A gestural repertoire of 1-to 2-year-old human children : in search of the ape gestures
MetadataShow full item record
When we compare human gestures to those of other apes, it looks at first like there is nothing much to compare at all. In adult humans, gestures are thought to be a window into the thought processes accompanying language, and sign languages are equal to spoken language with all of its features. Some research firmly emphasises the differences between human gestures and those of other apes; however, the question about whether there are any commonalities is rarely investigated, and has mostly been confined to pointing gestures. The gestural repertoires of nonhuman ape species have been carefully studied and described with regard to their form and function-but similar approaches are much rarer in the study of human gestures. This paper applies the methodology commonly used in the study of nonhuman ape gestures to the gestural communication of human children in their second year of life. We recorded (n = 13) children's gestures in a natural setting with peers and caregivers in Germany and Uganda. Children employed 52 distinct gestures, 46 (89%) of which are present in the chimpanzee repertoire. Like chimpanzees, they used them both singly, and in sequences, and employed individual gestures flexibly towards different goals.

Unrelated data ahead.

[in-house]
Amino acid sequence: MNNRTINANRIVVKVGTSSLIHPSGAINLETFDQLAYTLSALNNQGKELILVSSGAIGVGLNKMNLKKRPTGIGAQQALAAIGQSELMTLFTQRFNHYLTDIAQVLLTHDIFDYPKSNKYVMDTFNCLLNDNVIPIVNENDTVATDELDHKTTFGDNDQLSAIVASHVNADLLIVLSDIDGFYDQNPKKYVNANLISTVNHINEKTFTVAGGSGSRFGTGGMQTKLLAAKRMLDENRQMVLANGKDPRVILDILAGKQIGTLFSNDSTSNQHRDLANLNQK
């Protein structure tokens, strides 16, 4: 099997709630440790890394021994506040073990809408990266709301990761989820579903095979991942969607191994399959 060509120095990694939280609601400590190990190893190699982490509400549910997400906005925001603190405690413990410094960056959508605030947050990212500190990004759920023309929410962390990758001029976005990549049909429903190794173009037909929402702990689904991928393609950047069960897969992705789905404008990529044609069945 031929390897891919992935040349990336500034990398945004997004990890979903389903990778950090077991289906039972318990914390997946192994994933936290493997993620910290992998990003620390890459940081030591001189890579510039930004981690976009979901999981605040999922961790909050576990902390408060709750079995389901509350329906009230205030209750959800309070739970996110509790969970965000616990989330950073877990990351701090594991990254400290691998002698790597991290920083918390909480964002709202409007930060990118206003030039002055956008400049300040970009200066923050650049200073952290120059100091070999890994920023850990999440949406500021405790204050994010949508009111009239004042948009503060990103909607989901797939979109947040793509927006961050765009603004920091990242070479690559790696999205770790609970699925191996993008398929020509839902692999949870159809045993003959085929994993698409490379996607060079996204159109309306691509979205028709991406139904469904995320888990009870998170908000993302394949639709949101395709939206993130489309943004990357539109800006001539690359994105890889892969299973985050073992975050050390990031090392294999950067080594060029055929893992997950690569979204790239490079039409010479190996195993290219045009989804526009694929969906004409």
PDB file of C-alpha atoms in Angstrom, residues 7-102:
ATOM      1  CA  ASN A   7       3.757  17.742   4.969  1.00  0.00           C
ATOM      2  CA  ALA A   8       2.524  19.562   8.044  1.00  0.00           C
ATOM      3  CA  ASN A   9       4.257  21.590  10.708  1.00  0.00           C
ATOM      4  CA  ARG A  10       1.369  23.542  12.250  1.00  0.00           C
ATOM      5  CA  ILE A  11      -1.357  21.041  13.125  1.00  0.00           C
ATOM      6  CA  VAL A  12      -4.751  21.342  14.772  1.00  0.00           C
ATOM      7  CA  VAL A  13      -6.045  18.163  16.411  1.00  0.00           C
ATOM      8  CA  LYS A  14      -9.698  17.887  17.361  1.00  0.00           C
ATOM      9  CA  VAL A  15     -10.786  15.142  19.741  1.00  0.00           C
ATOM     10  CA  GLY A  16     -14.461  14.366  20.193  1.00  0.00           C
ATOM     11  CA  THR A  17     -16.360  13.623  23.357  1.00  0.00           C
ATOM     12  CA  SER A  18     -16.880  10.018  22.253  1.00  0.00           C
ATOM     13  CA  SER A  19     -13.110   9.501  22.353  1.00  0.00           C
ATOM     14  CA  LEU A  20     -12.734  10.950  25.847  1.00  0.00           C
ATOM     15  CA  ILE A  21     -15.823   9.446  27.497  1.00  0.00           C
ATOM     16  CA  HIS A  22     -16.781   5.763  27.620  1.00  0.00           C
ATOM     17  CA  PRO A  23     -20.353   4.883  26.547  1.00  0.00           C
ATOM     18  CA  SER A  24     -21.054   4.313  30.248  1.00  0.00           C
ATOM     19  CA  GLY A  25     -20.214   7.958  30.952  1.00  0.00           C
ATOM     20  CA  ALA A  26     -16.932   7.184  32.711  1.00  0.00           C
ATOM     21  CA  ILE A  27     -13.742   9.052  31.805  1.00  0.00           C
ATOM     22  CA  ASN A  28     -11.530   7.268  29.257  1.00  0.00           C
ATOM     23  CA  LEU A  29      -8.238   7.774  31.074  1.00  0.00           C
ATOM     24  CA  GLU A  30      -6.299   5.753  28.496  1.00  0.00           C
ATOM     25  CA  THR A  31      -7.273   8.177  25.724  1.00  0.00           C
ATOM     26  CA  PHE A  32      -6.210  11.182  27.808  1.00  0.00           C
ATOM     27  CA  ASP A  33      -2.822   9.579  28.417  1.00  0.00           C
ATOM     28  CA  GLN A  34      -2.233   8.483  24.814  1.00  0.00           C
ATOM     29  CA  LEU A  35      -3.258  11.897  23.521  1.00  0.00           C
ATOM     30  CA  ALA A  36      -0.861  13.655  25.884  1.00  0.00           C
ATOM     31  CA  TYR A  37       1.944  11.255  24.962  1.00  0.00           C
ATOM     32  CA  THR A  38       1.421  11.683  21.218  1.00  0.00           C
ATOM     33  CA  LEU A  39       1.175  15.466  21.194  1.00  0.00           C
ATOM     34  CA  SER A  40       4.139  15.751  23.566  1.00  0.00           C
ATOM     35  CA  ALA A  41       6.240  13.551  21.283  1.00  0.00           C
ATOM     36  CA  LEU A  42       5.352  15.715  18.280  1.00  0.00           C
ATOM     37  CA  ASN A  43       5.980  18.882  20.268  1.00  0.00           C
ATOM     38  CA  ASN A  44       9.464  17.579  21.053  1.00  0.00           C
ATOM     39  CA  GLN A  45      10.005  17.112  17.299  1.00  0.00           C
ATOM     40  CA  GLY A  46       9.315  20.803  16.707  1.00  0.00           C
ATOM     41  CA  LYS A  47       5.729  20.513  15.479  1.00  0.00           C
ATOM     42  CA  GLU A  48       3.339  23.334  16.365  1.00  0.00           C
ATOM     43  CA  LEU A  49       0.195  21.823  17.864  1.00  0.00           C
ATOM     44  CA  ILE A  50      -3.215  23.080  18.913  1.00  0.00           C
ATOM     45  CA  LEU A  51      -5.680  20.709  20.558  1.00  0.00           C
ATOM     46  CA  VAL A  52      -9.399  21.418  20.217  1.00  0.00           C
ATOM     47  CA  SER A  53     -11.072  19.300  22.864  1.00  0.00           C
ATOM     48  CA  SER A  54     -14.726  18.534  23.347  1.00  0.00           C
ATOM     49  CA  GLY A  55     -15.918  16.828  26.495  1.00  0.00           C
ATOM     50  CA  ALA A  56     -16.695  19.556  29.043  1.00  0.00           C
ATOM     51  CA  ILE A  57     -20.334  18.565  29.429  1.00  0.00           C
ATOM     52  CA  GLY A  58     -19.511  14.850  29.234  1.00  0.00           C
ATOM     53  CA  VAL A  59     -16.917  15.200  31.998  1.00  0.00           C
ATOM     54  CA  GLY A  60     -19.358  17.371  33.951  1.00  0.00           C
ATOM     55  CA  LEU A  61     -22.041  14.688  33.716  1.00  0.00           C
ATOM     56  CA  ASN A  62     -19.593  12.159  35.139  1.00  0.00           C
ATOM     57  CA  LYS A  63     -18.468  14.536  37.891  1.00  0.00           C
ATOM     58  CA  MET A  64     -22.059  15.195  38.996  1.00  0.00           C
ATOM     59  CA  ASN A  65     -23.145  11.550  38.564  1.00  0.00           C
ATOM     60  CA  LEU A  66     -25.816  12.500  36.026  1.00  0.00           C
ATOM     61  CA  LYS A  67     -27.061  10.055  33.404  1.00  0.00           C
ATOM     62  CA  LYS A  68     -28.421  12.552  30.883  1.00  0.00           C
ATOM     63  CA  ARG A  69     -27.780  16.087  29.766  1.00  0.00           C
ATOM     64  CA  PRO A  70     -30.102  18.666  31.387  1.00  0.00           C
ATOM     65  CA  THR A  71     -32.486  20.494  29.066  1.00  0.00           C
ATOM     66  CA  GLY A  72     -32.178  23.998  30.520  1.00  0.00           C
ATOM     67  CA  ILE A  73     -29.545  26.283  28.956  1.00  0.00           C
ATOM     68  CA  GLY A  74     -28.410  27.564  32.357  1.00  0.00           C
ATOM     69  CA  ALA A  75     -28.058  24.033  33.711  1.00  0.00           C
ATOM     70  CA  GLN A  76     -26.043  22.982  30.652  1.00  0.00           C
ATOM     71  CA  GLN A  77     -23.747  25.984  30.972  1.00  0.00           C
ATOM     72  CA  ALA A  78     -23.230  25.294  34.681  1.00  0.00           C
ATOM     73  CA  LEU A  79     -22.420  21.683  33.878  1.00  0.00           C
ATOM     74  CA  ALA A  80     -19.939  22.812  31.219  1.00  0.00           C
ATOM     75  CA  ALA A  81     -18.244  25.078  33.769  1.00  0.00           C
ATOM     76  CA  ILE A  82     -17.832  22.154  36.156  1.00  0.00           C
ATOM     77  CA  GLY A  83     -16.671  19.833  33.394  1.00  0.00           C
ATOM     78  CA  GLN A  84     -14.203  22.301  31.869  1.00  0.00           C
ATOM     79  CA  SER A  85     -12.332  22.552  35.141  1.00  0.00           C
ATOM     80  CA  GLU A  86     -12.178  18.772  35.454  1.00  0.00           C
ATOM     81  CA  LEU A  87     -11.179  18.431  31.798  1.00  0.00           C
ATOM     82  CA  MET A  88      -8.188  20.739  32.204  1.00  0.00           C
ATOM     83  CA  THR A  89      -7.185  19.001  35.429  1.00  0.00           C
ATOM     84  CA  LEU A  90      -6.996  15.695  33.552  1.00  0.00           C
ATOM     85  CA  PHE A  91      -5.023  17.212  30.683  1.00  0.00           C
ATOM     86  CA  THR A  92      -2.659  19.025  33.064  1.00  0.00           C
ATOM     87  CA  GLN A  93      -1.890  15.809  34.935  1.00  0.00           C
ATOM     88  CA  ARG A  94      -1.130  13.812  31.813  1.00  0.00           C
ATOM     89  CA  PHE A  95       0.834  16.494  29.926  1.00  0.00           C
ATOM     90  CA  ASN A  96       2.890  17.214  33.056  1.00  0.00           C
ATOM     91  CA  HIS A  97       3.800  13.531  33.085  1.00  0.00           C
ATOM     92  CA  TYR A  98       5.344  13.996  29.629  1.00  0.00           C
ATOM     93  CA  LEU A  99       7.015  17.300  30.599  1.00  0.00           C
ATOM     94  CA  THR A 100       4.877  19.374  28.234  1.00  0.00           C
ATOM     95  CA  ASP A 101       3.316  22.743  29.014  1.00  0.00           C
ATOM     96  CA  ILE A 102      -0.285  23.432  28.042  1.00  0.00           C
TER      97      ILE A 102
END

Kersken , V , Gomez , J-C , Liszkowski , U , Soldati , A & Hobaiter , C 2019 , ' A gestural repertoire of 1-to 2-year-old human children : in search of the ape gestures ' , Animal Cognition , vol. 22 , no. 4 , pp. 577-595 . https://doi.org/10.1007/s10071-018-1213-z
Copyright (c) the authors. This article is distributed under the terms of the Creative Commons Attribution 4.0 International License (http://creat ivecommons .org/licen ses/by/4.0/), which permits unrestricted use, distribution, and reproduction in any medium, provided you give appropriate credit to the original author(s) and the source, provide a link to the Creative Commons license, and indicate if changes were made.
DescriptionThis project was made possible with the generous financial help of the Baverstock Bequest to the Psychology and Neuroscience Department at the University of St Andrews.
Items in the St Andrews Research Repository are protected by copyright, with all rights reserved, unless otherwise indicated.